Tax and Financial News for June 2007
Purchasing A Business – The Right Way
Strong companies are bought and sold every day. While purchasing an established business has many advantages, there are some significant disadvantages that the wary buyer should avoid. In the next few paragraphs, we will discuss some points to consider if you are planning to buy an existing business.
Should you go it alone?
Too often, potential buyers enter into negotiations with a seller before seeking expert advice. A purchaser should consult knowledgeable business professionals before agreeing to acquire a business. Ideally, you should consult with someone who has experience in purchasing established businesses or who has a broad overall knowledge of business and business finance. Particularly important will be finding someone who can help you properly value the business.
For example, an employee of an upscale clothing store once agreed to purchase the business for approximately $400,000. Prior to finalizing the deal, the potential purchaser consulted with a CPA. After analyzing the historical financial trends of the shop and the current economic environment, the professional was able to demonstrate to the seller and the purchaser that the net value of the business was $250,000. While the advice may have cost several thousand dollars, it was only a fraction of the $150,000 reduction in the purchase price. As it turned out, the shop would not have been able to support the additional debt load and the buyer would have lost her life savings.
What kind of company are you buying? Is it a corporation or a partnership? What is the best way to structure the purchase to avoid taking on any liabilities from the prior owners? If there are tax attributes of interest, how do you preserve them? These are just a few of the questions you need help answering in the course of negotiation. While you could strike a deal with the seller on your own, it’s likely he or she will use an attorney and an accountant. Shouldn’t you have the same advantages?
How much is the business worth?
Valuing a business is, at best, a rather imprecise science. There are a number of different methods to determine that value, each with its own strengths and weaknesses. The method of valuation depends on a number of factors including the industry in which the business operates, how significant hard assets are to the business versus goodwill and other intangibles and how leveraged (amount of debt) the company is.
The starting point in valuing a business is generally its historical financial statements, but that is only a starting point. How reliable are those financial statements? On what basis is income and expense reported? Are the assets being presented at realistic values? Depending on the type of business, you may need equipment and real estate appraisers in addition to business valuation assistance. Don’t be bashful about fully investigating the factors that go into valuing a potential acquisition. It is better to have too much information on the front end than be hit with surprises later on. If the current owner(s) of the business are not forthcoming with information, you need to carefully evaluate the reasons why. Generally, there is no reason for a seller to be anything less than candid.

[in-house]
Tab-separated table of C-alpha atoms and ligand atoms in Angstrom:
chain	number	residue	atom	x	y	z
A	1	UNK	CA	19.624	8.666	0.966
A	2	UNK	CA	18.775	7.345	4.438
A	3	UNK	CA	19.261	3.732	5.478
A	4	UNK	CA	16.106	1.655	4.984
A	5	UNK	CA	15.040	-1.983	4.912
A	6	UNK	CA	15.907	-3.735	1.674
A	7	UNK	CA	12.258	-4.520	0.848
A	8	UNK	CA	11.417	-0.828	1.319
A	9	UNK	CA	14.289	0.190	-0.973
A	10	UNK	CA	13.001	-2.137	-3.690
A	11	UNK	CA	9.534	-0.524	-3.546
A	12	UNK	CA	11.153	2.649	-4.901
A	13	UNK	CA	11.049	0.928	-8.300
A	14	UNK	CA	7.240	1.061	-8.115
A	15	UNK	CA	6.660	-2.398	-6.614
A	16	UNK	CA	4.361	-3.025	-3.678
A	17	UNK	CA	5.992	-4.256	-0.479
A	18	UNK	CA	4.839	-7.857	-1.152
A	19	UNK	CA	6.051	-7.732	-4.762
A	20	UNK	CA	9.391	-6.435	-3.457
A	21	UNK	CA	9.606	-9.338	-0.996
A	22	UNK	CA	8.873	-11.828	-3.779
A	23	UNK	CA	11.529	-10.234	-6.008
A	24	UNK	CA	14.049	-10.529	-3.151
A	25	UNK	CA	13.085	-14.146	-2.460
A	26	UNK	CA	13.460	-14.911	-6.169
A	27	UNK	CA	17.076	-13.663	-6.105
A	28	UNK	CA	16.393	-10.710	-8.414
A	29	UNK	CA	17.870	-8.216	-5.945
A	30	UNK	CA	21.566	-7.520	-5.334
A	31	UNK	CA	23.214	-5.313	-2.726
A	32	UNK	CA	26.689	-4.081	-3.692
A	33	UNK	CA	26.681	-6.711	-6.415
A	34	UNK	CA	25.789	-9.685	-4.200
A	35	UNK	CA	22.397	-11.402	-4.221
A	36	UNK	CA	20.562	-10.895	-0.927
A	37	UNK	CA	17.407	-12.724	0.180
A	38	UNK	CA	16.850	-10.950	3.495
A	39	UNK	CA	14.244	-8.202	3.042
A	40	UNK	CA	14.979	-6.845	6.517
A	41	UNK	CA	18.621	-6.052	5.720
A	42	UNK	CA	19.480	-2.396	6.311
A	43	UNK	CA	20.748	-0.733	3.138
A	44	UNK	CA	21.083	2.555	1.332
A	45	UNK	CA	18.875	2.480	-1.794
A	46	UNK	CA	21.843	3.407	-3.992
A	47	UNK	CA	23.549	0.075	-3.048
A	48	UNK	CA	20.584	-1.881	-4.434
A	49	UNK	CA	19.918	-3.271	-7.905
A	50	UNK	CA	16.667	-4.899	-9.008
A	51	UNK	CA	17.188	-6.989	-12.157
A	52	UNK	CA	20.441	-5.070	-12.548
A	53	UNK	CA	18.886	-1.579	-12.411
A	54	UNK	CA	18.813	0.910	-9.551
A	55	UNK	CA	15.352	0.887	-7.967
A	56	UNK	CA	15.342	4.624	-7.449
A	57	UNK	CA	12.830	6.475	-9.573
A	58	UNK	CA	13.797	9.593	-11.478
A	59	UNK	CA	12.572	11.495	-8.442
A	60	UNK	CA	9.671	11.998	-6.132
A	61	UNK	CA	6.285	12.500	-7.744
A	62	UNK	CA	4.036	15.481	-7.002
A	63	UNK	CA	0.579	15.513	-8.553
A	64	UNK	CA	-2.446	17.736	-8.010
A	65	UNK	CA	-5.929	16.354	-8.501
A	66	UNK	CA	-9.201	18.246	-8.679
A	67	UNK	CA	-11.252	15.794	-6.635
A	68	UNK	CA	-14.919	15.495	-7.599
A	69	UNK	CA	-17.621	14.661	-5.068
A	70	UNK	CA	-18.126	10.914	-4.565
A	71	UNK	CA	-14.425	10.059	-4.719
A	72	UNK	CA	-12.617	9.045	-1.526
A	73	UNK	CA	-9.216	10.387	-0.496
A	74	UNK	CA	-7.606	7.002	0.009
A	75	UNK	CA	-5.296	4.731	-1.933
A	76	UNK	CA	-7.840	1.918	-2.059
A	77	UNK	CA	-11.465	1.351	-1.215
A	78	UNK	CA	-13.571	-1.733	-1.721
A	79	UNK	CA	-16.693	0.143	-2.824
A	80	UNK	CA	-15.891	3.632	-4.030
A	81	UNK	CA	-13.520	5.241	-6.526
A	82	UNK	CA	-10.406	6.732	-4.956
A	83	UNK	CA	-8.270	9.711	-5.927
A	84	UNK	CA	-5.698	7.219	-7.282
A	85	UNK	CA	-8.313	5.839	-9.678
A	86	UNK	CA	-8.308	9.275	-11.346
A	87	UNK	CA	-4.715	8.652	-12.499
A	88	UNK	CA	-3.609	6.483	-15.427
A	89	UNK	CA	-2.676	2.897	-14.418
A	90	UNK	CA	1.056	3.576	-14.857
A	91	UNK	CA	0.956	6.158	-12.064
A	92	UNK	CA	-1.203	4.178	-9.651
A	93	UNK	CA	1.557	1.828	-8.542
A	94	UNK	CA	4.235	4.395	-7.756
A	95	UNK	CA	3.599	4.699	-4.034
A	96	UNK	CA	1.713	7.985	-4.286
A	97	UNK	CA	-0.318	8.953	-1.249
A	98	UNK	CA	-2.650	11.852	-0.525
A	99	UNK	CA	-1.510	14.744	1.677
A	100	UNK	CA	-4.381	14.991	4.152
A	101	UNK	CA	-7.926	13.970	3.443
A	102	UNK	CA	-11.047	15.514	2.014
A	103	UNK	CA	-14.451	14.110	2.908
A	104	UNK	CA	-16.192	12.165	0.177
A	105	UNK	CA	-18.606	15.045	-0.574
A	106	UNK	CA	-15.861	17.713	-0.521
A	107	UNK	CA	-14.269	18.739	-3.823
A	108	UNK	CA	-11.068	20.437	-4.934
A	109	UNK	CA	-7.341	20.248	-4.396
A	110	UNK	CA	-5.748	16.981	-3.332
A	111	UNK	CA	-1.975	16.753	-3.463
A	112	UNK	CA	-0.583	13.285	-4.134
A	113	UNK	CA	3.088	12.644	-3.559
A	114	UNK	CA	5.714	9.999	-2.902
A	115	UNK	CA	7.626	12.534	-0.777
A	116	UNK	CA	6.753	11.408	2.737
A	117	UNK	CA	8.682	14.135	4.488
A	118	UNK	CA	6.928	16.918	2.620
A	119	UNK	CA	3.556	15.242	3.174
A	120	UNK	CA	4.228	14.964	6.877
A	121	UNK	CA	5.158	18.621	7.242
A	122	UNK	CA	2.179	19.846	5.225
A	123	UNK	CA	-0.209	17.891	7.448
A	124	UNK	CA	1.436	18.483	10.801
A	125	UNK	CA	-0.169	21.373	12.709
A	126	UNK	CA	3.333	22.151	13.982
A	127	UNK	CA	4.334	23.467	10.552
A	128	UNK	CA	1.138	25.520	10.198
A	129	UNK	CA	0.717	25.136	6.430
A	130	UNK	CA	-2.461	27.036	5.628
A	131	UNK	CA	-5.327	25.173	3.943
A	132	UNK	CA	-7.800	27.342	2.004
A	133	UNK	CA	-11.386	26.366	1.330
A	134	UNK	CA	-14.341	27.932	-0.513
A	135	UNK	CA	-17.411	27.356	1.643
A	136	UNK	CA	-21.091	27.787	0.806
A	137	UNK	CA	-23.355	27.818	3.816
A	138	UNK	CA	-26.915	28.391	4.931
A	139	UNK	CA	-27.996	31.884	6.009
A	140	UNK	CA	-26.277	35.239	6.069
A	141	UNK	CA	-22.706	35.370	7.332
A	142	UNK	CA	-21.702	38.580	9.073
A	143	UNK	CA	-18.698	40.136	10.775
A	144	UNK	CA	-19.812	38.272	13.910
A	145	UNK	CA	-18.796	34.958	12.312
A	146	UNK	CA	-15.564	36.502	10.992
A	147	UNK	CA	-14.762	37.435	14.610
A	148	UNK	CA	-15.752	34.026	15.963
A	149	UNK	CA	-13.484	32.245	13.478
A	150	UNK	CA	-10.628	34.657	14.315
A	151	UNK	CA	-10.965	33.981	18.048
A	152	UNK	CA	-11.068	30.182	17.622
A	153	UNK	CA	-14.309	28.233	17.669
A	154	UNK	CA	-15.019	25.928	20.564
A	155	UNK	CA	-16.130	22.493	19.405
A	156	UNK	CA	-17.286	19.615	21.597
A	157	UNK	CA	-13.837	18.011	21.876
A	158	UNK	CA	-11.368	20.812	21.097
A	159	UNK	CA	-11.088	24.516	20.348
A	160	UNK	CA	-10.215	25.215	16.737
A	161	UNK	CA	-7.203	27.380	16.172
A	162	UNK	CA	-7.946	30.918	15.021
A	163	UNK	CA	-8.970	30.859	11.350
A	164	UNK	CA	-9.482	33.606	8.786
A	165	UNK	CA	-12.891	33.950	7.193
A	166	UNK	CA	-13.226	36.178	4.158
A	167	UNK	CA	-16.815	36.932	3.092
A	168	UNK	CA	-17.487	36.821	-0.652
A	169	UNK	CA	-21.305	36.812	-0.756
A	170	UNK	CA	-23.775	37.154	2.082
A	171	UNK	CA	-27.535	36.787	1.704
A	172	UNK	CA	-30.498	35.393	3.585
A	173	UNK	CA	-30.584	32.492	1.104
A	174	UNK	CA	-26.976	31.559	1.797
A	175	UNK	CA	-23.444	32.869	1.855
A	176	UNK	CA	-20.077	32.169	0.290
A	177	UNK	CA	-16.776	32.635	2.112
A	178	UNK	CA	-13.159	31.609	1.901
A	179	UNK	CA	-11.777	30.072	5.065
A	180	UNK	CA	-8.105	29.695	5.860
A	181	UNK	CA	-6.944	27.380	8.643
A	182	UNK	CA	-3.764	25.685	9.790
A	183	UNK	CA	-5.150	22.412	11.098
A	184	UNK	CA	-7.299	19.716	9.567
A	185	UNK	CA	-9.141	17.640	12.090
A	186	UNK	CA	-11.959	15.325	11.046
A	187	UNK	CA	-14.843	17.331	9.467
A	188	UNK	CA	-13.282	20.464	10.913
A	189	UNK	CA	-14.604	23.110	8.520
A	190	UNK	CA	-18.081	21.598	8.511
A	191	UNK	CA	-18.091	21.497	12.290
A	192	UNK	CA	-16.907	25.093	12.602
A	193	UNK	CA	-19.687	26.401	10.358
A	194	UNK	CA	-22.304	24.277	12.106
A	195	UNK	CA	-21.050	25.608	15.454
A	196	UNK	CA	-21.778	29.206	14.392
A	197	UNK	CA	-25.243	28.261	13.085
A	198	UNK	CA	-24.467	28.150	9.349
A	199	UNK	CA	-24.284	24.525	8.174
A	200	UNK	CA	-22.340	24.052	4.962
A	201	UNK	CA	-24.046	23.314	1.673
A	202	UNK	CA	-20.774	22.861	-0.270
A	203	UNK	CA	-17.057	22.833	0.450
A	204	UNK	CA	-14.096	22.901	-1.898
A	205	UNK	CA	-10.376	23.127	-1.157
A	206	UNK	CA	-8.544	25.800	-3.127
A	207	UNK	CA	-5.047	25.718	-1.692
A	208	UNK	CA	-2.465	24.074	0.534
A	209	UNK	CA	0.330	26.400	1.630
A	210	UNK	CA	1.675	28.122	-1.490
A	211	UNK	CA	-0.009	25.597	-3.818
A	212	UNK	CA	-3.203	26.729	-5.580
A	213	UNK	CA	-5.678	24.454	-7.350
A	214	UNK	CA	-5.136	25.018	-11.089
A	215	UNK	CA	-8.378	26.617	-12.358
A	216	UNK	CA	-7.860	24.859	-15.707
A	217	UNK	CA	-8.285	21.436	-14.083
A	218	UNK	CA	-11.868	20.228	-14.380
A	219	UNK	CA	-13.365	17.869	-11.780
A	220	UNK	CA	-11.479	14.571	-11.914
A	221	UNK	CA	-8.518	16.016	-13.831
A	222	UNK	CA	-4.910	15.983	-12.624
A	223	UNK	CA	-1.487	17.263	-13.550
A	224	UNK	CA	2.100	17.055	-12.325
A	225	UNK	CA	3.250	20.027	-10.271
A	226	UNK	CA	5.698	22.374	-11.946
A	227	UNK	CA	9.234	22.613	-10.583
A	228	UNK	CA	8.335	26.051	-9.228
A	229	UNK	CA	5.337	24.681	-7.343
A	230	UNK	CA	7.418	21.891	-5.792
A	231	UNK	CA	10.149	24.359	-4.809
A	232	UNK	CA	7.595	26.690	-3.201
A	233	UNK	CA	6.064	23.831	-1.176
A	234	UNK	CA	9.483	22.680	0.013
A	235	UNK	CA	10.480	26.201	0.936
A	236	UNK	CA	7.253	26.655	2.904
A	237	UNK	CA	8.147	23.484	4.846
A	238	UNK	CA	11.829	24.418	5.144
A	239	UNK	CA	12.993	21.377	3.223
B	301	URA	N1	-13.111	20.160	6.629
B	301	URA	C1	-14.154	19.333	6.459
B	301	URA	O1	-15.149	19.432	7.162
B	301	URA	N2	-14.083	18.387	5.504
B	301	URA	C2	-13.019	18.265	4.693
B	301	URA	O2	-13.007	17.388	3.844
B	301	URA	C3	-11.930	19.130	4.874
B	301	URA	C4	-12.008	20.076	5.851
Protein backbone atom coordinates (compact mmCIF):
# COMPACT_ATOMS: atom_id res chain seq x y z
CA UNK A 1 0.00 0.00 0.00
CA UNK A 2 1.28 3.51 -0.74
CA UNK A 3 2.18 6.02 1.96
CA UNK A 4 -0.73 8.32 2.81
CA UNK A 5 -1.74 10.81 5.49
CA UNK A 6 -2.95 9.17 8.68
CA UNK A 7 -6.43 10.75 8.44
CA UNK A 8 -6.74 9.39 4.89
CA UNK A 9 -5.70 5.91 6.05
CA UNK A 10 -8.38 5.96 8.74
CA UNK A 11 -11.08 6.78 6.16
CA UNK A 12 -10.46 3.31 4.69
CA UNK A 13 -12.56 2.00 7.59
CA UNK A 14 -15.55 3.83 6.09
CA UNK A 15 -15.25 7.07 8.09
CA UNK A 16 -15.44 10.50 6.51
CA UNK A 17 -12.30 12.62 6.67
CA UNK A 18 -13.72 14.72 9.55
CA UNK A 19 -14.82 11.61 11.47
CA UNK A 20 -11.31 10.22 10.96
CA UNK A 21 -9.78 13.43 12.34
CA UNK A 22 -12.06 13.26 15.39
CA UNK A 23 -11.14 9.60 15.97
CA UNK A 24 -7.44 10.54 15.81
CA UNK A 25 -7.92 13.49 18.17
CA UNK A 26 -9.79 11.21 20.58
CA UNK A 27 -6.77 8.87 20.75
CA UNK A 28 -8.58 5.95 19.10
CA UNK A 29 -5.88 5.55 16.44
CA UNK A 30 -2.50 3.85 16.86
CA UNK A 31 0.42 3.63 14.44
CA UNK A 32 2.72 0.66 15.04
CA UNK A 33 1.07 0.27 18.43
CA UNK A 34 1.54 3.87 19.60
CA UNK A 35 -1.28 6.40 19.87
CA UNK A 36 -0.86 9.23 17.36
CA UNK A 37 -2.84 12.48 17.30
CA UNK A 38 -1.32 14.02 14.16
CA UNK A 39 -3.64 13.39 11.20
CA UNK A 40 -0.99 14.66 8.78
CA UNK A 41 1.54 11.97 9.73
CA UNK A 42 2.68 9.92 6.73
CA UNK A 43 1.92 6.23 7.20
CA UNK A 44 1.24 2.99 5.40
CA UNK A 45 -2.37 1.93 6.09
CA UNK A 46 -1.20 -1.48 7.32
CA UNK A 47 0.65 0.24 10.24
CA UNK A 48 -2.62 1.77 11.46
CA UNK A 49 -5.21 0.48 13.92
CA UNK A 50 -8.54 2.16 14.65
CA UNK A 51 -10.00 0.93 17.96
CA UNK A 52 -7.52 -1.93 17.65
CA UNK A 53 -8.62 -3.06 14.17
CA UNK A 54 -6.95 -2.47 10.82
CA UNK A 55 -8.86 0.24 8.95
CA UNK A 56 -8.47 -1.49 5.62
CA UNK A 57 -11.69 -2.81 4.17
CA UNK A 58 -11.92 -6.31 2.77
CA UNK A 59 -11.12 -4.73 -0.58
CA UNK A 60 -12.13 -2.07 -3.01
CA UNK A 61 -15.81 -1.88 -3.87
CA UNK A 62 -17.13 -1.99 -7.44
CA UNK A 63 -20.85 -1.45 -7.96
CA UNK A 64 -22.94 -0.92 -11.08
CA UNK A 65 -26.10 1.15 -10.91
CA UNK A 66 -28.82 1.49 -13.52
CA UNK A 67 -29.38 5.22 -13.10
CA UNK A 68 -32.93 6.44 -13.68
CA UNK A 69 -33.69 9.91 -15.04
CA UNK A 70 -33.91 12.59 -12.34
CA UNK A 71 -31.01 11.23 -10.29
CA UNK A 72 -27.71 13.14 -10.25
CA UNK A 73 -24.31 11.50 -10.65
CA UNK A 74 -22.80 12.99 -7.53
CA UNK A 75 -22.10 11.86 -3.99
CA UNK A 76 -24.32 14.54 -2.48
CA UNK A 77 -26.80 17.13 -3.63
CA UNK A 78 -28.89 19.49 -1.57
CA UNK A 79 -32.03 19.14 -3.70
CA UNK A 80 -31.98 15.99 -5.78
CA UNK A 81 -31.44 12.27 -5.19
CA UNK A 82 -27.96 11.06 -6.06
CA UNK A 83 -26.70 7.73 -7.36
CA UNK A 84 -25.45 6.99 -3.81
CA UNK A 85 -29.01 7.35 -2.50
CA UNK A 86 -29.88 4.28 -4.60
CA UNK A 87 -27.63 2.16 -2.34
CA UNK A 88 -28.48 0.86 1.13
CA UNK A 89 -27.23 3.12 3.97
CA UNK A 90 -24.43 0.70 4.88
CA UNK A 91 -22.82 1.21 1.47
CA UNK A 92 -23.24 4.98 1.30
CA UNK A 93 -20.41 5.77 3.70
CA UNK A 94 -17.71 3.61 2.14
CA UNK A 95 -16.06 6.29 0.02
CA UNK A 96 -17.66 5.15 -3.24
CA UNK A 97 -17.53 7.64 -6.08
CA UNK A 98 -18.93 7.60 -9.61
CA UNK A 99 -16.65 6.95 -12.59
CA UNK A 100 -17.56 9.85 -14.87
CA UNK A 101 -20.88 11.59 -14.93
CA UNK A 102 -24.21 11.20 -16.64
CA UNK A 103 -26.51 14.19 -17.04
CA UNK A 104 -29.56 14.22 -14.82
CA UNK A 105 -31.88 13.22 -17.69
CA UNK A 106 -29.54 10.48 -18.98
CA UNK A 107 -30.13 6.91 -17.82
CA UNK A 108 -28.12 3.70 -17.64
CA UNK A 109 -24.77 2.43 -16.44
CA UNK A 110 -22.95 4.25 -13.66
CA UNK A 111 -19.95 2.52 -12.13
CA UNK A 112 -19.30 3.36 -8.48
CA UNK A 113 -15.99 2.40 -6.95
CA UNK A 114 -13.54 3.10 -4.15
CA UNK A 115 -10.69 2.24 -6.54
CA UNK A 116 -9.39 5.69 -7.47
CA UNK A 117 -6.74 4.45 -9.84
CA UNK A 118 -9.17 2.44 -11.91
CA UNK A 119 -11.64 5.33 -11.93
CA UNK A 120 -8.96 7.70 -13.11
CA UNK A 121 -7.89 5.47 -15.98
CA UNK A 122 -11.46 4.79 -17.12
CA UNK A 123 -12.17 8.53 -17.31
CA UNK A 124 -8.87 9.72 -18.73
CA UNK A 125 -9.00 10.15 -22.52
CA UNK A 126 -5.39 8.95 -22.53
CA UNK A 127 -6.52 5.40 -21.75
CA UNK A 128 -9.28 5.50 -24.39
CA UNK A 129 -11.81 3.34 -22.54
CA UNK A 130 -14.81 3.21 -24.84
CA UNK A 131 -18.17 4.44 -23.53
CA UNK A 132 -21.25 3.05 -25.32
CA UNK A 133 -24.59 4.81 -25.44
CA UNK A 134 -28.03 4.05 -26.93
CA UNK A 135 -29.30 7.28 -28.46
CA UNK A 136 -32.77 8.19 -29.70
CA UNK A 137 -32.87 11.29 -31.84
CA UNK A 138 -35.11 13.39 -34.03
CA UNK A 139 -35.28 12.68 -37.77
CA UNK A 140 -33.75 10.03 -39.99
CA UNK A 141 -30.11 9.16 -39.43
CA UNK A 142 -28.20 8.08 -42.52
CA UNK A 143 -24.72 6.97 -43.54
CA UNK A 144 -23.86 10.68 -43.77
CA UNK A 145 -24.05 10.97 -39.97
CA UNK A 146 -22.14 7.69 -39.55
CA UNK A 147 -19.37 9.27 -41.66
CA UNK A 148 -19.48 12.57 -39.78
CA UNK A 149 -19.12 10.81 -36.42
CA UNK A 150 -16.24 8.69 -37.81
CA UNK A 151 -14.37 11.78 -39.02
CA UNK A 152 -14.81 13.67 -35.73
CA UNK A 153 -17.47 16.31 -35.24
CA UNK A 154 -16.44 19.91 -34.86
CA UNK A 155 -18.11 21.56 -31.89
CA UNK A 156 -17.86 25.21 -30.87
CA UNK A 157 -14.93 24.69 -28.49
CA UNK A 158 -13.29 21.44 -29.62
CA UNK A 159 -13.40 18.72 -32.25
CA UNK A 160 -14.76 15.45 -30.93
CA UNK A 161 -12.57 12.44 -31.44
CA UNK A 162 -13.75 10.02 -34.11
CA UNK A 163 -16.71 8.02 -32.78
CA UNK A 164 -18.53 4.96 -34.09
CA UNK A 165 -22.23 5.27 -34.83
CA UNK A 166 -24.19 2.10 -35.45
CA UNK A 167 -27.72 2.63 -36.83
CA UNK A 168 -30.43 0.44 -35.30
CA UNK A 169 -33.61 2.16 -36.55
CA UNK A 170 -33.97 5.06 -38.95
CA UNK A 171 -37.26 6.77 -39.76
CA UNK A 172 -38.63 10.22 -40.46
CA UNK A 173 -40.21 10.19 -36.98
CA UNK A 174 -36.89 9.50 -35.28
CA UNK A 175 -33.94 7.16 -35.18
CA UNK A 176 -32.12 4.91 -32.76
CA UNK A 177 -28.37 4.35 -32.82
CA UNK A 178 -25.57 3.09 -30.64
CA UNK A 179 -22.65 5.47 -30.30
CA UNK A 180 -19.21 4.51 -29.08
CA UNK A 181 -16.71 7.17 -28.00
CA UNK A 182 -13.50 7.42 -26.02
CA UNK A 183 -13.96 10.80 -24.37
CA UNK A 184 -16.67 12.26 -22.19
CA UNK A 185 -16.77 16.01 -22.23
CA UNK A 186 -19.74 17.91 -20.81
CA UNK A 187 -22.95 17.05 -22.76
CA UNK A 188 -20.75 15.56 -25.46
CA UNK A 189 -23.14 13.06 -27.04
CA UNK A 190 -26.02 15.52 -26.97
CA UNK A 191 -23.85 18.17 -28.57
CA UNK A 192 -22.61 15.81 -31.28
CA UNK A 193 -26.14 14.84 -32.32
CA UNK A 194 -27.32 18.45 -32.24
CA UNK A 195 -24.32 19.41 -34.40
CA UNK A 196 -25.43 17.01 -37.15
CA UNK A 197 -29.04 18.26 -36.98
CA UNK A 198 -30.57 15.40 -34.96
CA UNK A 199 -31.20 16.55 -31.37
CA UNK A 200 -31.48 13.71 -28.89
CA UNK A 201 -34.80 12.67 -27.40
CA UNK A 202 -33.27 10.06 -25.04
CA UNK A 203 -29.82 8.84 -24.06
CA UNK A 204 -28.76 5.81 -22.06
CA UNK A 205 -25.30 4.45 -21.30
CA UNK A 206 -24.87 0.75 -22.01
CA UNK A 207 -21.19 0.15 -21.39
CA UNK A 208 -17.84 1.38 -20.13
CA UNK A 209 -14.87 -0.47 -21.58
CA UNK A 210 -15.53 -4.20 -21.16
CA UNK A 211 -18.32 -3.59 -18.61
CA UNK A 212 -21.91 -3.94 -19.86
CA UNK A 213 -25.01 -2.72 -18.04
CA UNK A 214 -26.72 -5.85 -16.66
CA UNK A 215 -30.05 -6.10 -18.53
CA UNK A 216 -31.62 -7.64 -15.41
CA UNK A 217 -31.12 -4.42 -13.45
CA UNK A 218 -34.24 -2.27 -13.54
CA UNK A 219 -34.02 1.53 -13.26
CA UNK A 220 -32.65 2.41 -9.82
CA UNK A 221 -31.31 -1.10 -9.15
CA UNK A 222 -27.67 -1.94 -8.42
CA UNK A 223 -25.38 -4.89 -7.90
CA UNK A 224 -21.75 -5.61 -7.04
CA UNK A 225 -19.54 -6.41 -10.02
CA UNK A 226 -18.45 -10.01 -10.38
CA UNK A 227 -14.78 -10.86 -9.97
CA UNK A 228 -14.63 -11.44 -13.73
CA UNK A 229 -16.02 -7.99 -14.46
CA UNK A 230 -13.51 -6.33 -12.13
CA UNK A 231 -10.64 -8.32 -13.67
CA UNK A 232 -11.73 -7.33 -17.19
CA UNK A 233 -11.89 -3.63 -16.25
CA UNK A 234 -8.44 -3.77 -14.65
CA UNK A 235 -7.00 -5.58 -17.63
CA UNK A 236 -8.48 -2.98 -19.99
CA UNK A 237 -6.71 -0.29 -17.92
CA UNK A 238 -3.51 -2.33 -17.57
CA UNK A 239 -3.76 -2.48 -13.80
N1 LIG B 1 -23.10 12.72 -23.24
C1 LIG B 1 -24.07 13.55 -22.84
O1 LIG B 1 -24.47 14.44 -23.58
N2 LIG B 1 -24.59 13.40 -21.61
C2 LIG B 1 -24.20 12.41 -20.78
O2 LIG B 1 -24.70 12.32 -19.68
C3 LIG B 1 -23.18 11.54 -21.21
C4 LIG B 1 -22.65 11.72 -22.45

Do you buy assets or stock?
With the advent of limited liability companies, more businesses are formed as “pass-through” entities (partnerships, etc.), but there are still numerous corporations in existence. When the owners of a corporation decide to sell the business, their general preference is to sell stock. This allows them to pay tax on their net gain at capital gains rates and avoid the double taxation inherent in the sale of an asset sale.
In limited instances, you may wish to buy stock instead of assets. This primarily occurs when the corporation has significant tax attributes the buyer wishes to retain. More often than not, however, the better route for the purchaser is to buy the assets. This is especially true when the business is purchased for a greater amount than the company’s recorded net worth.
If you purchase a company for greater than its net worth, that means you believe the assets are worth more than their recorded value. If you purchase assets rather than stock, you will be able to record them at their fair value. This will, in turn, increase their tax basis and save you needed tax dollars. Purchasing assets will also relieve you of any liabilities associated with the old corporation.
Careful consideration must be given in deciding how you will structure a business acquisition.
Acquiring an existing business can help you become your own boss more quickly and without the need to spend months or years building a reputation for your company. There are numerous pitfalls in structuring a purchase that a buyer might not think about until it’s too late. If you are considering acquiring a business, give us a call. Let us help you make sure to structure an agreement that is one which you and your company can live with.
Enjoy the beautiful weather that June generally brings.
These articles are intended to provide general resources for the tax and accounting needs of small businesses and individuals. Service2Client LLC is the author, but is not engaged in rendering specific legal, accounting, financial or professional advice. Service2Client LLC makes no representation that the recommendations of Service2Client LLC will achieve any result. The NSAD has not reviewed any of the Service2Client LLC content. Readers are encouraged to contact their CPA regarding the topics in these articles.